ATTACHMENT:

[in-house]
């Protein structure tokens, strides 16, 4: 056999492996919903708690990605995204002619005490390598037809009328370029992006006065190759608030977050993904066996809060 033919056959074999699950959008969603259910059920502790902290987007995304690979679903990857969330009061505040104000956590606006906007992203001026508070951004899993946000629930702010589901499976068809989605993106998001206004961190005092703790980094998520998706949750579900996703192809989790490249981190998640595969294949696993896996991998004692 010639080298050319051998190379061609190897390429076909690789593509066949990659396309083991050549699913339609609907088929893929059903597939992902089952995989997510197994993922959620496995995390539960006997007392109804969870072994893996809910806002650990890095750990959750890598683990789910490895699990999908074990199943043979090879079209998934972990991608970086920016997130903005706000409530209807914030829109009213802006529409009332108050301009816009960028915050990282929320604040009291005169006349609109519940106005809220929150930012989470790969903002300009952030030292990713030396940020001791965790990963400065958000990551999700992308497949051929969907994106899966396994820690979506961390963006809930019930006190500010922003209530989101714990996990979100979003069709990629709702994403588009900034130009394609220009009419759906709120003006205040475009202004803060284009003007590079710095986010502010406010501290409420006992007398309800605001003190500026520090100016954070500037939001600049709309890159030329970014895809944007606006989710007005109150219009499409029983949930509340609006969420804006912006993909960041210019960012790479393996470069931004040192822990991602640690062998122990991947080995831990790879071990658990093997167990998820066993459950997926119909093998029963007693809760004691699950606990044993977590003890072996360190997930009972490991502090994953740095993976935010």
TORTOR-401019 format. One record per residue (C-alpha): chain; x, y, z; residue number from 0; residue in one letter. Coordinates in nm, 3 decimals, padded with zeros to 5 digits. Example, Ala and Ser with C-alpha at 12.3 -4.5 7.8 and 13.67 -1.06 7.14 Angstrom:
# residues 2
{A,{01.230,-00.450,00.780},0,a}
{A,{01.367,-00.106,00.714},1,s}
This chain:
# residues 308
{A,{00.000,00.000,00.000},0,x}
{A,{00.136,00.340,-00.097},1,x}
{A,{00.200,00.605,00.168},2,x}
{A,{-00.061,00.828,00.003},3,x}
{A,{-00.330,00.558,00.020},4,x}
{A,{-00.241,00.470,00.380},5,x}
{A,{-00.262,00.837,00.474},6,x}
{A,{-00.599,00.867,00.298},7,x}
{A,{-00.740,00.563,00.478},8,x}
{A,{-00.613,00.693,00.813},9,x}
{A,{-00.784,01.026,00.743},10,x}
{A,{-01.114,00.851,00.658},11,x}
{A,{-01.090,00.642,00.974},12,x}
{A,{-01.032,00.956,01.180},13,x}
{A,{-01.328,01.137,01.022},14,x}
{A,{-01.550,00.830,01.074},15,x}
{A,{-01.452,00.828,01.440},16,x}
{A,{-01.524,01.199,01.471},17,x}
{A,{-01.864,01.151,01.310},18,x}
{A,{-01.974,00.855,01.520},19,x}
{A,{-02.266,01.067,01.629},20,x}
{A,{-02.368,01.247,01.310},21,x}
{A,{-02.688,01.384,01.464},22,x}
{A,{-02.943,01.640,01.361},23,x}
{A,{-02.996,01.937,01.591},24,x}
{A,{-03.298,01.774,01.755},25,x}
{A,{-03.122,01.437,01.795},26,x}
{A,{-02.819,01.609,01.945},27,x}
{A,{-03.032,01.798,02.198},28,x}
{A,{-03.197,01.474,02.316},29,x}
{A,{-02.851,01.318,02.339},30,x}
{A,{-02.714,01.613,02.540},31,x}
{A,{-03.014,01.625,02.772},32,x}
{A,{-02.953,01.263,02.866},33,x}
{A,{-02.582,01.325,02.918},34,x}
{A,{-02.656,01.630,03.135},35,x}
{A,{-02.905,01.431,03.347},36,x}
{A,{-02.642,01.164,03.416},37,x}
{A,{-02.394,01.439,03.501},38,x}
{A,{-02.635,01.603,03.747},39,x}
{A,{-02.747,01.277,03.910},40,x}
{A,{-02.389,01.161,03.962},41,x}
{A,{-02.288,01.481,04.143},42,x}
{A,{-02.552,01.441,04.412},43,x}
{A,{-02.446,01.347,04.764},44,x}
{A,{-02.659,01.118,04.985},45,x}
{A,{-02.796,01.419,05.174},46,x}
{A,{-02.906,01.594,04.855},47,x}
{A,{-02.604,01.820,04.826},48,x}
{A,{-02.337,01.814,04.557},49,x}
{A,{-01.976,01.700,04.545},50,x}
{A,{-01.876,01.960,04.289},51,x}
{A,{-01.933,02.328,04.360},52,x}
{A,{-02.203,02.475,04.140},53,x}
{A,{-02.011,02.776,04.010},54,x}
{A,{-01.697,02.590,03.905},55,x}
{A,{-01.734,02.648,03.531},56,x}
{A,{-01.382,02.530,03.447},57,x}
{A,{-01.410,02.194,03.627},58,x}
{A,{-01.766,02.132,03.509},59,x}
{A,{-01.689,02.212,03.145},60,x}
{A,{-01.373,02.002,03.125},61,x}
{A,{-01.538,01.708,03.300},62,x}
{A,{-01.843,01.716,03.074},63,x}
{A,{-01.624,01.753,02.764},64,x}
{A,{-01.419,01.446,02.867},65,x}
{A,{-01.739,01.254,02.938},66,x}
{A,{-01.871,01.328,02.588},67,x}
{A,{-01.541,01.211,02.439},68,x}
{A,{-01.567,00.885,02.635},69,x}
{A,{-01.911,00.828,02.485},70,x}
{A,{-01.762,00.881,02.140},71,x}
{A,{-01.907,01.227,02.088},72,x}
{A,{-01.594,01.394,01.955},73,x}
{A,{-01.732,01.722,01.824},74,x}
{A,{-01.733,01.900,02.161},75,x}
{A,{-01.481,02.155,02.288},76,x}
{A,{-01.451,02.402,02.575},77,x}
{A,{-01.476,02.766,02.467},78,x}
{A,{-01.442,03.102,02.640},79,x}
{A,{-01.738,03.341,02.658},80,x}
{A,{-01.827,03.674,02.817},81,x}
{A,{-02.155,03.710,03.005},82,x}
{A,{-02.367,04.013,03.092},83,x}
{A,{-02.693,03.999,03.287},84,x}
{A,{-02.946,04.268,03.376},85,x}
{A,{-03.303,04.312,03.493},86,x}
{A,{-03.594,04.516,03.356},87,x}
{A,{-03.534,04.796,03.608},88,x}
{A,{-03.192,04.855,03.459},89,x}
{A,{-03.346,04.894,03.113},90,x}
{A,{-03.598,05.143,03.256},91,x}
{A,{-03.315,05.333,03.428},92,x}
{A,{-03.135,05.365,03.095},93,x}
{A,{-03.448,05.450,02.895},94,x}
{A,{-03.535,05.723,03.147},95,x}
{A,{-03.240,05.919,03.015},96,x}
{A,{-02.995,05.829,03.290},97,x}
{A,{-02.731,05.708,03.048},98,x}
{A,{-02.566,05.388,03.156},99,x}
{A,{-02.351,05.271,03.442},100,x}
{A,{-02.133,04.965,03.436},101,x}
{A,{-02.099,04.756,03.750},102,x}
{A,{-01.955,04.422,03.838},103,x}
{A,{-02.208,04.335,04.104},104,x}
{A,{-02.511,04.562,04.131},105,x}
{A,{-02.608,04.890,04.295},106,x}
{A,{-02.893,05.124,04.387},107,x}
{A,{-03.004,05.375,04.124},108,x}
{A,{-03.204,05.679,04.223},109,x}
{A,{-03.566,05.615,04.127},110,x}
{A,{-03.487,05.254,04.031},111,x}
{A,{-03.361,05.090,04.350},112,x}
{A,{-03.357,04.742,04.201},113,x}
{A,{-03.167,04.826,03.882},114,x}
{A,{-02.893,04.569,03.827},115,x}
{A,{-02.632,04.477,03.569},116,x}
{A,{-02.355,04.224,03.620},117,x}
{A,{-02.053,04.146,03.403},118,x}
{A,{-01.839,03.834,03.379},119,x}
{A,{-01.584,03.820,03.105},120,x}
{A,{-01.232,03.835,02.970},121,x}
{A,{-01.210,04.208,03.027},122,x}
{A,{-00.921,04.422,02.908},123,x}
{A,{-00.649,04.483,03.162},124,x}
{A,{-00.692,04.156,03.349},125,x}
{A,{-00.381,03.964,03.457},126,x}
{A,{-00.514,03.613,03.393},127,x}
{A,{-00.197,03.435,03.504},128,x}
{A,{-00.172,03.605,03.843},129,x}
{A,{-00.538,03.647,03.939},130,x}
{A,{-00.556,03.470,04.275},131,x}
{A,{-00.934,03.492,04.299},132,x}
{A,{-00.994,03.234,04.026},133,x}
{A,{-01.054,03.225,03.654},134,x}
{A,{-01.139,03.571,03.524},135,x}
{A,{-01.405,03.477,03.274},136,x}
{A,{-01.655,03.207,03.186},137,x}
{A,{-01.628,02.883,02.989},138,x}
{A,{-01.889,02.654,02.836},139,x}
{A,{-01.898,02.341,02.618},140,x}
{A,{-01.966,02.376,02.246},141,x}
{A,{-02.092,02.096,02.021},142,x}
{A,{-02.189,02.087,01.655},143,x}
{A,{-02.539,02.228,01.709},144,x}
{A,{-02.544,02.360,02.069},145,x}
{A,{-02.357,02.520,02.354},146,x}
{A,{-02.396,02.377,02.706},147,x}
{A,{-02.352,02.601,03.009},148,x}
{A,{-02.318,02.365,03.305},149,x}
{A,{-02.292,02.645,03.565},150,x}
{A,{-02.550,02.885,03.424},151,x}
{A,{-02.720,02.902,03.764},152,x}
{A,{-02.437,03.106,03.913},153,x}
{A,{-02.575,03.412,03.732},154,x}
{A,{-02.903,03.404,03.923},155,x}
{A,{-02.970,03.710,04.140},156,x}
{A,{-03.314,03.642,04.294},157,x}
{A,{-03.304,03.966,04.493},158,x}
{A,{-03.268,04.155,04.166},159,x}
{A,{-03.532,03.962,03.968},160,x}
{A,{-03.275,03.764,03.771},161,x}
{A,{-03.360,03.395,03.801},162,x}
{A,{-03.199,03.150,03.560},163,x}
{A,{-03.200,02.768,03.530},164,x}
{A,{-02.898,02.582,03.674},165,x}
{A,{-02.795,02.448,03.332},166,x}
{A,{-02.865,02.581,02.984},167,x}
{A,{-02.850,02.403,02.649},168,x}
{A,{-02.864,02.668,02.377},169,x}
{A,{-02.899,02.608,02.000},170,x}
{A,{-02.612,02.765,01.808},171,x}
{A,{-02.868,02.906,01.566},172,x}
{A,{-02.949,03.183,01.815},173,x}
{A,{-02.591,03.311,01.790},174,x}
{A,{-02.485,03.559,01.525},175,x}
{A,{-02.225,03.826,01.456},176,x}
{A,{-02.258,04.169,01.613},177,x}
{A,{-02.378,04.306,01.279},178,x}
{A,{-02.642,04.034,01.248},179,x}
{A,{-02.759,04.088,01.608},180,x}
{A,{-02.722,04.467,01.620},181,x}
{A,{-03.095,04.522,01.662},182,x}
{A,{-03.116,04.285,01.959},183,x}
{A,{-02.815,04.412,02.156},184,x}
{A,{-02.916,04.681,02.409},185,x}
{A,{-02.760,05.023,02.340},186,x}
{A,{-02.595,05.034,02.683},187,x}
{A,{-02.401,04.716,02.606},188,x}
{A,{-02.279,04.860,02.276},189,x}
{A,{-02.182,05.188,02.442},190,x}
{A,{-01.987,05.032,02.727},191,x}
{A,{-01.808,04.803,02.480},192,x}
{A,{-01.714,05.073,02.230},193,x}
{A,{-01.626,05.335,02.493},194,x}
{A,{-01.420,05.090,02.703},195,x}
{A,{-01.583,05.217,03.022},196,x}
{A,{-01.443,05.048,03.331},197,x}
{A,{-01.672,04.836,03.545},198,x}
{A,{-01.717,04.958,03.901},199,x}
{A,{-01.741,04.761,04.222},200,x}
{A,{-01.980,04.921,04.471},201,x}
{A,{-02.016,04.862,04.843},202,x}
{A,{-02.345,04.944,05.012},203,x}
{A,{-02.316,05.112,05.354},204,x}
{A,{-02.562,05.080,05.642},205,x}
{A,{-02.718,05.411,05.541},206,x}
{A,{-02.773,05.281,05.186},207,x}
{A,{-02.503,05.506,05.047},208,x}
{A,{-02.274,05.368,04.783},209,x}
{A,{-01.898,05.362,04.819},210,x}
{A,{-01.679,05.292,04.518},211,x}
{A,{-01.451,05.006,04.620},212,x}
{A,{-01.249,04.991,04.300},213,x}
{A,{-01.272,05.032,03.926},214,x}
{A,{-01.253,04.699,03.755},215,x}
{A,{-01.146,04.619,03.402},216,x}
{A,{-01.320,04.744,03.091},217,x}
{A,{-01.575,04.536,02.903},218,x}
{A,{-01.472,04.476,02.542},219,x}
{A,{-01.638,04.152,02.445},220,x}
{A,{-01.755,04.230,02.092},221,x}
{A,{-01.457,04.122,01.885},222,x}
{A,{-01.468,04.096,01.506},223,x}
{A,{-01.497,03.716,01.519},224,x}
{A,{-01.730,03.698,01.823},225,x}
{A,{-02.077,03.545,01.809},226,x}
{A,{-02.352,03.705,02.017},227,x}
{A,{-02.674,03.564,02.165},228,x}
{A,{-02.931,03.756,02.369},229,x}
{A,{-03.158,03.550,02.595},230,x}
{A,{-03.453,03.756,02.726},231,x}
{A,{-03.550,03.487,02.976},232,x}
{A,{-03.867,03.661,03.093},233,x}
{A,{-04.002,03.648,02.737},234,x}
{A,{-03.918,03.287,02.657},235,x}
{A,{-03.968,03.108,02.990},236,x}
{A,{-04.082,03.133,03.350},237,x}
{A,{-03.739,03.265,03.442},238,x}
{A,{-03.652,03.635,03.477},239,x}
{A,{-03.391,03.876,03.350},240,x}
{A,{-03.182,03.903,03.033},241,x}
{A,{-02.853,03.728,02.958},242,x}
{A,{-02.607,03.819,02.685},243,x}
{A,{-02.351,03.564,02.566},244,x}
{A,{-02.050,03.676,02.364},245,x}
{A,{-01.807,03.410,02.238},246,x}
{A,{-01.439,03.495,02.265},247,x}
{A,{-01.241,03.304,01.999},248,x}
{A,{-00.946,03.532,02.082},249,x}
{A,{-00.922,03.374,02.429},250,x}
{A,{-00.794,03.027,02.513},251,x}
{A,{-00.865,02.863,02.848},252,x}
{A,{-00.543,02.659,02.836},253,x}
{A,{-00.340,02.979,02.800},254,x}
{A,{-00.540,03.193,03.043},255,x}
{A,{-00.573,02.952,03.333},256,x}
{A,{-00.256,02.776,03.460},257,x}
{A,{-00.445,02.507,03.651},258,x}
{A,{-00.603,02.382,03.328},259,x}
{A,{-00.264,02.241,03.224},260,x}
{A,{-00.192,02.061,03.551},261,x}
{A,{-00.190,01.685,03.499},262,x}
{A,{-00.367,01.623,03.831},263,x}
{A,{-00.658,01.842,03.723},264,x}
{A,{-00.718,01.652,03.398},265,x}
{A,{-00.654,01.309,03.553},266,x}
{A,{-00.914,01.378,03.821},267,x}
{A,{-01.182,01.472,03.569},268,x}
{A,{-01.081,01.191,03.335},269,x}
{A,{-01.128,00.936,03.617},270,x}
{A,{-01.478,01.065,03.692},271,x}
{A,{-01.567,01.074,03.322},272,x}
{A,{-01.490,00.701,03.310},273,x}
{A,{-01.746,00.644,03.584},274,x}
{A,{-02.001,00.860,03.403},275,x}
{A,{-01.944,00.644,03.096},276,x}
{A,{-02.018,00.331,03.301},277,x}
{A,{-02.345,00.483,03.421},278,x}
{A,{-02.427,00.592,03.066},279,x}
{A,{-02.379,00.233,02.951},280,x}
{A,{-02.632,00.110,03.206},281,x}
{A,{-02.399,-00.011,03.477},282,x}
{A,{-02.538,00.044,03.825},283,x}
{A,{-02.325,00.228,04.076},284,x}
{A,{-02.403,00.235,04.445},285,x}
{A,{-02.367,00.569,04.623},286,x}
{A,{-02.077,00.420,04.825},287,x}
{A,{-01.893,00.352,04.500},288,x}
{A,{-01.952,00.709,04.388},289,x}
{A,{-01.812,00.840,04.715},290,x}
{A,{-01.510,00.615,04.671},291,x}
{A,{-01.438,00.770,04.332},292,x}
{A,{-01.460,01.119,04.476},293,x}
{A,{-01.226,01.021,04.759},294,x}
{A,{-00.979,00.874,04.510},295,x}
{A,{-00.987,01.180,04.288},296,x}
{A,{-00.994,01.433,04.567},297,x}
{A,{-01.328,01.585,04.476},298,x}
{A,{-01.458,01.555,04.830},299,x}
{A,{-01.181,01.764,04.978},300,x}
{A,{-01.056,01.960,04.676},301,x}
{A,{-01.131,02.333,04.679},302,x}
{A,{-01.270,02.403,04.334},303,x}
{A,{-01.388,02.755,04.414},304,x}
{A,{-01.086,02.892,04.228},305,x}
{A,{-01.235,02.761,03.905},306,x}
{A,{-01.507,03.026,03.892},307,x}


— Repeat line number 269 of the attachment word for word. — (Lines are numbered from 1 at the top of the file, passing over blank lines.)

{A,{-00.264,02.241,03.224},260,x}